Tony & Clyde is a top-down, twin stick shooter with a story of revenge that has been created and published by indie developer DCF Studios. Success favours the brave in this world that is filled with fast-paced action and new challengers awaiting at every turn.
Tony & Clyde are a duo of hardened lawbreakers that are fighting through the ranks of a criminal underworld for justice, but justice for what? Though I love a story of revenge, there was very little time invested in learning about Tony or Clyde through my 4 to 5 hour playthrough, so I never really felt committed to their story. Throughout the game, players can also play as either Tony or Clyde, though it makes no difference in gameplay.
During the first mission the player is slowly introduced to each game mechanic, which is a simple design. Like any twin stick shooter, the player can aim their weapon with the right joystick and move with the left. Players also have access to a dodge, which is essential to staying alive, as well as a melee attack that can be used in close combat situations, a reload, a run toggle and the option to change from heavy to light weapons.
Missions consist of areas that are scattered with enemies and each one has a boss waiting at the end of it. Each enemy can be killed with a single shot though, to make it harder, the player also falls to only a single shot, so therefore the dodge ability is the key to success. While each enemy can be downed at the same rate, they do hold a variety of weapons in their hands, from shotguns to automatic weapons, but the same defence mechanism works for all.
There were a lot of in-game moments that made it clear the AI of enemies was seriously lacking, with non-playable characters struggling to do simple tasks like make it through doors, as well as being completely ignorant of the fact their comrades were being killed around them. There are a few levels with NPC’s that are just there to fill the gaps that would have no reaction to any of the death and destruction that was happening around them. While I understand that Tony & Clyde is intended to be a simple arcade shooter, it felt somewhat redundant to have NPC’s completely oblivious to the world around them.
Most missions offer a checkpoint before entering a boss battle and I did manage to dodge my way to this point on more than one occasion without having to unload a single bullet from the chamber. Bosses are different from regular enemies in that they have a depleting health bar that lingers over their head rather than falling to a single shot. Each boss can be approached differently to improve the players chance of success, but it always just ended up coming down to a dodge-fest for me, often heavily mixed with melee attacks. The dodge ability has a habit of being inconsistent at times, picking and choosing when to work or not.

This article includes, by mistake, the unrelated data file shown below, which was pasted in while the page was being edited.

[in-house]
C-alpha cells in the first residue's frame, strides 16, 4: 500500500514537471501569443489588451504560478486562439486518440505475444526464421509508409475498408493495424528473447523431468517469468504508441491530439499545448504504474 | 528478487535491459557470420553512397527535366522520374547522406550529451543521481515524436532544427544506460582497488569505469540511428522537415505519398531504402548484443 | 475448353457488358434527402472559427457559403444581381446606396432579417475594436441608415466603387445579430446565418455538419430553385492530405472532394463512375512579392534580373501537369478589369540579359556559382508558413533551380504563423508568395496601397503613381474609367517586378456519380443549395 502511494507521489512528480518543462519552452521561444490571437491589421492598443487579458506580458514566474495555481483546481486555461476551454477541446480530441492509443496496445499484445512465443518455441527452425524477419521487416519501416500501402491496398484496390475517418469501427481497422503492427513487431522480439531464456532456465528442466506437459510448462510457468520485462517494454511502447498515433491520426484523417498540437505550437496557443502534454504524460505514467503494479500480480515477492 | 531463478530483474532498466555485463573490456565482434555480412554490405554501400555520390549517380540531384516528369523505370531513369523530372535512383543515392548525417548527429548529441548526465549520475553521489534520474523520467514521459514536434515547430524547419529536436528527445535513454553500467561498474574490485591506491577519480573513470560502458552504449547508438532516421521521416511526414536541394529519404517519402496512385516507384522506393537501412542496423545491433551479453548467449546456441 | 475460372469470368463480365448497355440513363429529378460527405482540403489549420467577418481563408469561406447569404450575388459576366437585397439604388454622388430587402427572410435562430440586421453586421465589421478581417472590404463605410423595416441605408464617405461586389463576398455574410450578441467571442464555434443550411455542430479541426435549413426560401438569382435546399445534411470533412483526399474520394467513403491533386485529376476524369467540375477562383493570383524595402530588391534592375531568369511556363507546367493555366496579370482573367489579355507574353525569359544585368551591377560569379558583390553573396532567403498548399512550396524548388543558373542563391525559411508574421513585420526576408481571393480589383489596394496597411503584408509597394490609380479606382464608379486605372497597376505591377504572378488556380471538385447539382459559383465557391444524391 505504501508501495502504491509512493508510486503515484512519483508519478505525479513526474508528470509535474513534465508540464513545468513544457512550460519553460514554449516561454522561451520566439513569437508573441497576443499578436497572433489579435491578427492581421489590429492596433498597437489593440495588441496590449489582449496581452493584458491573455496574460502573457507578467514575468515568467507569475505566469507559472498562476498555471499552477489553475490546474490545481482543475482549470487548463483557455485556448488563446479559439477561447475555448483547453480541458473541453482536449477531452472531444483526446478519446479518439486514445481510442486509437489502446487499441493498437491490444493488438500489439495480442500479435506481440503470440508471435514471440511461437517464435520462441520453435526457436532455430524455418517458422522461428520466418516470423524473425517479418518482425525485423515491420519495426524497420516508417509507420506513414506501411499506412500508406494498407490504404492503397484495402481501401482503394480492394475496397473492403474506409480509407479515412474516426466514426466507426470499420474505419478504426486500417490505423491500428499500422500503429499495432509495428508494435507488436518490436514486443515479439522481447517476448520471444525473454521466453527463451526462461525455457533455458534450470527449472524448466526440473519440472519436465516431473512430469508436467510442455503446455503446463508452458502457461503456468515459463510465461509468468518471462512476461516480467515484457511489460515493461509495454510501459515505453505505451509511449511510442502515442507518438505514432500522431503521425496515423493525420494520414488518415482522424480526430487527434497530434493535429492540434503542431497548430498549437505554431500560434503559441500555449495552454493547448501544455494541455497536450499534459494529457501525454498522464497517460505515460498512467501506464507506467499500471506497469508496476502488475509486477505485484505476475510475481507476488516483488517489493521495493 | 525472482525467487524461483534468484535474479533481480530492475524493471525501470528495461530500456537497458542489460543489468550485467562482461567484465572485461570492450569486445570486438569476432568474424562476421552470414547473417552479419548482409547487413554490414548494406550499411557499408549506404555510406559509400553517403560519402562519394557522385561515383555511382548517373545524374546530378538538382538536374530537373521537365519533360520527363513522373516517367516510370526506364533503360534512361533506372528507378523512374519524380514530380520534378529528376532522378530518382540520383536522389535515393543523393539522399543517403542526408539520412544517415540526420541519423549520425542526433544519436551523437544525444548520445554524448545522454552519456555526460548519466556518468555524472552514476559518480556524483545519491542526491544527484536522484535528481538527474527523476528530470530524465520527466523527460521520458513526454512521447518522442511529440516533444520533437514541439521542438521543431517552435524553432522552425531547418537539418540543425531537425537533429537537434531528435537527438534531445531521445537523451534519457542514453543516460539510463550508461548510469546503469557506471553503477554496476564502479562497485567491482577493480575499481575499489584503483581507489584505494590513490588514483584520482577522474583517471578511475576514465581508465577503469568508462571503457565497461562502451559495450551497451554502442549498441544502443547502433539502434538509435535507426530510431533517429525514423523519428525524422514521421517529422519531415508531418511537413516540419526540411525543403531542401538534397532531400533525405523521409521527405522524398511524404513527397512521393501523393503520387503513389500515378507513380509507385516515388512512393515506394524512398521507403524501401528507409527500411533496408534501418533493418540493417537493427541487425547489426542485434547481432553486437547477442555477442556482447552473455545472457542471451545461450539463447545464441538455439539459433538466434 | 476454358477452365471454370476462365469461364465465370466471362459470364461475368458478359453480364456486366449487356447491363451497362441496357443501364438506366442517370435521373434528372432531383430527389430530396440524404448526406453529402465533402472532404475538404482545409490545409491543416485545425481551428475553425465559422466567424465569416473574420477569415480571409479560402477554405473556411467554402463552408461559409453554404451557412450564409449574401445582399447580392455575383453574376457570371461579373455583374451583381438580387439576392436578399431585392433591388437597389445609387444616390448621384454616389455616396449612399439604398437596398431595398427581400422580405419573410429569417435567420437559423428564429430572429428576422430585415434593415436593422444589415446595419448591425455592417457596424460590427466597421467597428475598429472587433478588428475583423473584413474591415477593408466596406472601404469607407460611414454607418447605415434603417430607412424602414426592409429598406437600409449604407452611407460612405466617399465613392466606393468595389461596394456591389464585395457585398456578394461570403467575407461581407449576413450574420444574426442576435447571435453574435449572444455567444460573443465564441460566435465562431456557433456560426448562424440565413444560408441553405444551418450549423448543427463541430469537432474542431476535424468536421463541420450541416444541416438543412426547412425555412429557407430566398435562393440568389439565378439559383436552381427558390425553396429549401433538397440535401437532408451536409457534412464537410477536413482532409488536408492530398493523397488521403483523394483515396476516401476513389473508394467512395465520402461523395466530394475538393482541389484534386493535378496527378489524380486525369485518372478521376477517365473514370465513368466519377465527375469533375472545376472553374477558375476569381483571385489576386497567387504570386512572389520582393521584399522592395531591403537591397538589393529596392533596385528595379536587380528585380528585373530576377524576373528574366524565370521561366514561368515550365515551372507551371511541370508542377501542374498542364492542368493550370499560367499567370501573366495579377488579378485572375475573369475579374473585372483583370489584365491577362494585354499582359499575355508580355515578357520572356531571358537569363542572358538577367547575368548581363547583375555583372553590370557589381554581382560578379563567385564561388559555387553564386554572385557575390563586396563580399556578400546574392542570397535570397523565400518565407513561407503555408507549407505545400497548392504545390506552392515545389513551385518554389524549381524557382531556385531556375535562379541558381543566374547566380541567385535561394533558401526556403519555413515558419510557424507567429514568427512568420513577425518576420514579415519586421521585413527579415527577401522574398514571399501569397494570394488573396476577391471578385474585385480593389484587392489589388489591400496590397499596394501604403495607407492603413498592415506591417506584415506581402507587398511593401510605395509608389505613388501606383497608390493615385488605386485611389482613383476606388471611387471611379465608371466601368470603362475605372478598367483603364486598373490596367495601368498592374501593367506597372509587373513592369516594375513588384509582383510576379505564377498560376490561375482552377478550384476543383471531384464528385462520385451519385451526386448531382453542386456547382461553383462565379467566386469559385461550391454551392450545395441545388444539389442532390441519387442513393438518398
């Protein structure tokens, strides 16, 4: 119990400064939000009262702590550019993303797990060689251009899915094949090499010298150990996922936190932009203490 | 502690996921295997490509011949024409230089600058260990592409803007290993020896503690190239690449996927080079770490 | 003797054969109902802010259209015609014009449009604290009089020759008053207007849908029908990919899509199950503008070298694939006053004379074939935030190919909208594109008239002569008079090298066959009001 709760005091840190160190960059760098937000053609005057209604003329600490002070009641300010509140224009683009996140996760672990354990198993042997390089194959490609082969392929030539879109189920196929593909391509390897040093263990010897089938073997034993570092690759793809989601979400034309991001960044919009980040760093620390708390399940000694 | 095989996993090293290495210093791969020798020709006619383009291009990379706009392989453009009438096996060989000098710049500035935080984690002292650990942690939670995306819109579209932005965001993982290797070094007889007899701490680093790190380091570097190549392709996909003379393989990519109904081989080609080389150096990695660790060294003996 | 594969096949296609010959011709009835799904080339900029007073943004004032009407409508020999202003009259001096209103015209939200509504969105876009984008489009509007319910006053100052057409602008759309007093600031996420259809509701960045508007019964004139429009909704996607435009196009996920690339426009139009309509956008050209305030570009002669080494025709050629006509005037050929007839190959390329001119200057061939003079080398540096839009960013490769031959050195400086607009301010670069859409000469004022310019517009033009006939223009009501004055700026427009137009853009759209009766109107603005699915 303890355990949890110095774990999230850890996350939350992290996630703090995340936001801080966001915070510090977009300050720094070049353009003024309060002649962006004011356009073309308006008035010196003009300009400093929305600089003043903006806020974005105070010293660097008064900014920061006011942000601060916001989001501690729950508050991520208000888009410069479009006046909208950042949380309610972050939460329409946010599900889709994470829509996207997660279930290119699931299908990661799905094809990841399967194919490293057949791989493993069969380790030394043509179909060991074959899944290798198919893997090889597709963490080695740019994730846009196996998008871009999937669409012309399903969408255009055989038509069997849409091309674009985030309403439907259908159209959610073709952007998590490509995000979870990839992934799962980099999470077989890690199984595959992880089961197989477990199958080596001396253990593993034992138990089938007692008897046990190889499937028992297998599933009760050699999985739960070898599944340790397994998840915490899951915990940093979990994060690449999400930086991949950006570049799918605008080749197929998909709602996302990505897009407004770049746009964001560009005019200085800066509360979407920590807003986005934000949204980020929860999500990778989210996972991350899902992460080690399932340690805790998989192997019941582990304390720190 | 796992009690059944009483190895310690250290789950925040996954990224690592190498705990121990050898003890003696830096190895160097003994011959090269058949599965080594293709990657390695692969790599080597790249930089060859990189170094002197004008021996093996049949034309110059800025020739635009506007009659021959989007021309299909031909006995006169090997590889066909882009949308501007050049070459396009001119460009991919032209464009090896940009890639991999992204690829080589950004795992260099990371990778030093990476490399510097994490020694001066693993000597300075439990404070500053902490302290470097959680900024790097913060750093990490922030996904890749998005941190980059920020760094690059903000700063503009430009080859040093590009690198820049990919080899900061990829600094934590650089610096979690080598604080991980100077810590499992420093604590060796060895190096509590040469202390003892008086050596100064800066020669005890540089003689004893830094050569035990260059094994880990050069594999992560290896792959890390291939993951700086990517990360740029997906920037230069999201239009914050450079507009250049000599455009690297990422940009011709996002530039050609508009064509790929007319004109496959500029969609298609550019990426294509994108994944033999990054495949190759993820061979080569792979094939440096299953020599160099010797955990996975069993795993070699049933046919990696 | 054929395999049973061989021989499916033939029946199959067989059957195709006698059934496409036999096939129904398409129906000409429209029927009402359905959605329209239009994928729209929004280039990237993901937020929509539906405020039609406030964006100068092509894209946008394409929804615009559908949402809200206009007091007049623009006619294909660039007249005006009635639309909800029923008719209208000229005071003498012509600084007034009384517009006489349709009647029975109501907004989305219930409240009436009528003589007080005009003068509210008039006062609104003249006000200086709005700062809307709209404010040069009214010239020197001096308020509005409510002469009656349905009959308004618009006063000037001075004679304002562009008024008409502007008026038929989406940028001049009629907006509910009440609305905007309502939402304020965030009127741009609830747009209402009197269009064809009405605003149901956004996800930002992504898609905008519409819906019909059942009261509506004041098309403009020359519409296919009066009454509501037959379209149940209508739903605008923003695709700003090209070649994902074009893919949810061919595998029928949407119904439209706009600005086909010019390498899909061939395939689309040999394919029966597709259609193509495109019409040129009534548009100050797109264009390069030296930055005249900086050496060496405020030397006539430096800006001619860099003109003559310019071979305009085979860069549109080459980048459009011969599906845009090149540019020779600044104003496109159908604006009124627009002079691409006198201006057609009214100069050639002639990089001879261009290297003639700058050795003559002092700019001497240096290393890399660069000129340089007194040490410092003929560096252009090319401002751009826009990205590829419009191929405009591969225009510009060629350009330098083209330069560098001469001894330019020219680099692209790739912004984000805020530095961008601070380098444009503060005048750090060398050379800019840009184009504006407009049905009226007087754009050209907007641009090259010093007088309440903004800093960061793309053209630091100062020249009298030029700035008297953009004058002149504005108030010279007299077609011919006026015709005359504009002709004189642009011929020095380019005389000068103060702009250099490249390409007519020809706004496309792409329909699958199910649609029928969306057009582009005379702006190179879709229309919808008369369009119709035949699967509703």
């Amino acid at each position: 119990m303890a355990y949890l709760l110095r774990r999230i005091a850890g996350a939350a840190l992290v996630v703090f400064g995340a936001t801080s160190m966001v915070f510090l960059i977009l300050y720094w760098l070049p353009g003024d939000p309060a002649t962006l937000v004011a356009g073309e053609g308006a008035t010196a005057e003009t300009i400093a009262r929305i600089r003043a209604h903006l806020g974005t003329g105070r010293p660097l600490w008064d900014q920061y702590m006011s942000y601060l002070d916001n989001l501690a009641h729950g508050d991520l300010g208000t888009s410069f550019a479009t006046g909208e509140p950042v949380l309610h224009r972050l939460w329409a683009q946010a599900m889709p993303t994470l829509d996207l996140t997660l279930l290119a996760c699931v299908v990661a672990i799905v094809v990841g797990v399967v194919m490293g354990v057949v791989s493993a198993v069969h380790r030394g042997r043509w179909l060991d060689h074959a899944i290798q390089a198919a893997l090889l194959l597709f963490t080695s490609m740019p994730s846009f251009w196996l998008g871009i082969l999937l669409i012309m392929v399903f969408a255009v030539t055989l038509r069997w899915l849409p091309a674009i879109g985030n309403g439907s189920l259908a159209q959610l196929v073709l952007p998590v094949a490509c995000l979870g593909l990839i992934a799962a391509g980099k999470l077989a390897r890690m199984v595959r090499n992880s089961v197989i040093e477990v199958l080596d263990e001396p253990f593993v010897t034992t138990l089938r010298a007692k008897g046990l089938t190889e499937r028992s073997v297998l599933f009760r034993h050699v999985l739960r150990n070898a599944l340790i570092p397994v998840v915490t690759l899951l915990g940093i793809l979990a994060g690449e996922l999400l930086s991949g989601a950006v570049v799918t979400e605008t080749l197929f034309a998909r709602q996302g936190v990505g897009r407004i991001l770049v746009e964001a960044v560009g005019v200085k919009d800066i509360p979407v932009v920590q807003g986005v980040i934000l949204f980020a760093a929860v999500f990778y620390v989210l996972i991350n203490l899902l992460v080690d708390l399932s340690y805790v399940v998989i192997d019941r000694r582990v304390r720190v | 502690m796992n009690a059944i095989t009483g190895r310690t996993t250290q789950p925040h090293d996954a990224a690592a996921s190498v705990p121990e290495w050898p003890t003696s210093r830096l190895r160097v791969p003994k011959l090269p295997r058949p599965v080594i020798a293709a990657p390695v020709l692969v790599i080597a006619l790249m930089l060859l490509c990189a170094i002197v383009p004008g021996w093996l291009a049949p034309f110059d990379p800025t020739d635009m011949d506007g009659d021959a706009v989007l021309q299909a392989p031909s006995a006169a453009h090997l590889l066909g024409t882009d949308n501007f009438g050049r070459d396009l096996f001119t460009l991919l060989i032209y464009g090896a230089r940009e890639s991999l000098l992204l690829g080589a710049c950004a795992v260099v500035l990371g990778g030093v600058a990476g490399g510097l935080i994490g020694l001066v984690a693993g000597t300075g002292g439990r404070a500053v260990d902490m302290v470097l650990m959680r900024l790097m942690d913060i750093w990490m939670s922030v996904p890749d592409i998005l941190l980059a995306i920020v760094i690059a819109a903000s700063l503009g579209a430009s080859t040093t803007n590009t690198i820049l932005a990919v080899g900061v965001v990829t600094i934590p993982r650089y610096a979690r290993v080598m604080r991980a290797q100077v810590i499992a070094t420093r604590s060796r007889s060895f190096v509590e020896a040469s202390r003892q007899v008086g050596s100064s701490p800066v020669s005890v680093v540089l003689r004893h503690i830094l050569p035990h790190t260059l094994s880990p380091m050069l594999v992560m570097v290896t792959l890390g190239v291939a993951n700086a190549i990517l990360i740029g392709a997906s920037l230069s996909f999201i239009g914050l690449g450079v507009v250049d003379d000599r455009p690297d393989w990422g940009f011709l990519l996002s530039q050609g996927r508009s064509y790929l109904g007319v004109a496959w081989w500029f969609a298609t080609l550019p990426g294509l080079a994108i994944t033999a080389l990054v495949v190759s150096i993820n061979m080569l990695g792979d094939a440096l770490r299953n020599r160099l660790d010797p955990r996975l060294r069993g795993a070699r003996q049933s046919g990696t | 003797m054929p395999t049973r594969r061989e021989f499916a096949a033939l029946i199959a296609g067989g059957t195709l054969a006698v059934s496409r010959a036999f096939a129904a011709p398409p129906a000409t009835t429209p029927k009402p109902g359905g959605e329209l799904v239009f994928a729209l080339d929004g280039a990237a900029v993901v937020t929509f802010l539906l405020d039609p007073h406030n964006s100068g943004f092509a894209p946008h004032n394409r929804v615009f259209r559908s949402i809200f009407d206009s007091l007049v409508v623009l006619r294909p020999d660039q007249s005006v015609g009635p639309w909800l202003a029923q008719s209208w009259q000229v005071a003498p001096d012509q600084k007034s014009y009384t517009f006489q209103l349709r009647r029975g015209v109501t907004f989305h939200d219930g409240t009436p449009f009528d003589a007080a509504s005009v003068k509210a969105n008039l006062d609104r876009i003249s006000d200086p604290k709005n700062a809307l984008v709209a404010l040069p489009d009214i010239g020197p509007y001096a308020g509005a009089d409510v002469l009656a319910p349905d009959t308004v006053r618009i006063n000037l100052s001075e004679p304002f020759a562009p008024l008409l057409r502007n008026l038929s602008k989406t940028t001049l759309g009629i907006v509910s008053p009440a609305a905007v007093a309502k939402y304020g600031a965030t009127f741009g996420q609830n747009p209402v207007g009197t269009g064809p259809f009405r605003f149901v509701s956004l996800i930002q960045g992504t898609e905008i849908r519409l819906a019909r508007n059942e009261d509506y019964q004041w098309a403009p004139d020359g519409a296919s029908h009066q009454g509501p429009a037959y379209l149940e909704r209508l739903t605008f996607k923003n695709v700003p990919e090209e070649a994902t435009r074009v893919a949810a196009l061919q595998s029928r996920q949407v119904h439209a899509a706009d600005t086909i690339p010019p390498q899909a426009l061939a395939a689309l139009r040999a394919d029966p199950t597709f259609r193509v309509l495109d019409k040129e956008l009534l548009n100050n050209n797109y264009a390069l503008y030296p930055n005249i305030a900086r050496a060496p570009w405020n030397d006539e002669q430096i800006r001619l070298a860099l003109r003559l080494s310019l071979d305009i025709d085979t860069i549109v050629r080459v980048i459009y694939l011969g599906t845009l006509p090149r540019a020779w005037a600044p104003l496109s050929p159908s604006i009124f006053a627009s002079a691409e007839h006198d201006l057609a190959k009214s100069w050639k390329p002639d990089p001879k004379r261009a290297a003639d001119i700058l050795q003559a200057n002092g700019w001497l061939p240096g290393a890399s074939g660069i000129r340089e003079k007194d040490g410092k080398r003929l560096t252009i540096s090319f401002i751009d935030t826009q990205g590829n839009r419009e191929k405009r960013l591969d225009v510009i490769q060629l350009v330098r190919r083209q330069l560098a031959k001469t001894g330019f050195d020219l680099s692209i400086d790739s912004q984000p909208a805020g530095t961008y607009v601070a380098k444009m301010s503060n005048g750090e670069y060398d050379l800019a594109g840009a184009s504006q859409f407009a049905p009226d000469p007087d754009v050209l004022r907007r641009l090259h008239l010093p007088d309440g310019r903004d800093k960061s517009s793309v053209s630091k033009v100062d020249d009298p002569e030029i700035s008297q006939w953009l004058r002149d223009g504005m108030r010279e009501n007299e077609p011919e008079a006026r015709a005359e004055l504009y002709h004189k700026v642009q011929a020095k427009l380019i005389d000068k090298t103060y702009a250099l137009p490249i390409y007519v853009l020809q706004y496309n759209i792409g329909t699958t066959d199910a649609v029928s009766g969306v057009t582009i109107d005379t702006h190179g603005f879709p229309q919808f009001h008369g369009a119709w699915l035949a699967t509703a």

There is a nice array of different weapons that can be collected either through progression of the story or by finding and shooting “Juice-Men” that are hidden within levels, with each weapon falling into either the heavy or light weapon category. Heavy weapons consist of assault rifles, machine-guns and even rocket launchers, with light weapons comprising of several pistols and sawn-off shotguns but the only time I felt the need to change my loadout was to deal with a particularly difficult boss. I did have a moment early in my playthrough where I wanted to adjust my loadout and I was kicked too the main menu. So do be warned, if a player wants to change their loadout while in-game they will be sent to the main menu and lose all progress of that mission.
DCF Studios went for a certain look with Tony & Clyde and at times they pull it off, with that old school arcade look coming off nicely and when firing off weapons in dim light the bright flashes look great. This game does however loom a one-shot death over its players head and there were numerous times the lighting was so dark that the enemies could not even be seen, or the camera did not pan far back enough to let me see what was in front of me. Ultimately, unless there is any prior knowledge of a mission area the chance of getting the job done is slim.
There are a few things done right when it comes to sound but it’s not without its problems. While I generally cringed at a lot of the dialogue, I felt like DCF put good effort in to voicing their characters. Guns each have their own sound but can be hit or miss, with some automatic weapons sounding like they pack a punch and others creating a sound that resembles that of rain hitting an umbrella. The one thing that I can safely say was done right is the soundtrack, whether it be during a mission or during a boss fight. Bosses each have their own theme and they only seemed to get better as I progressed.
Tony & Clyde is quite violent throughout the entire game so I would not recommend playing this in front of any little ones, though the player can easily pause and drop back into the action any time during gameplay.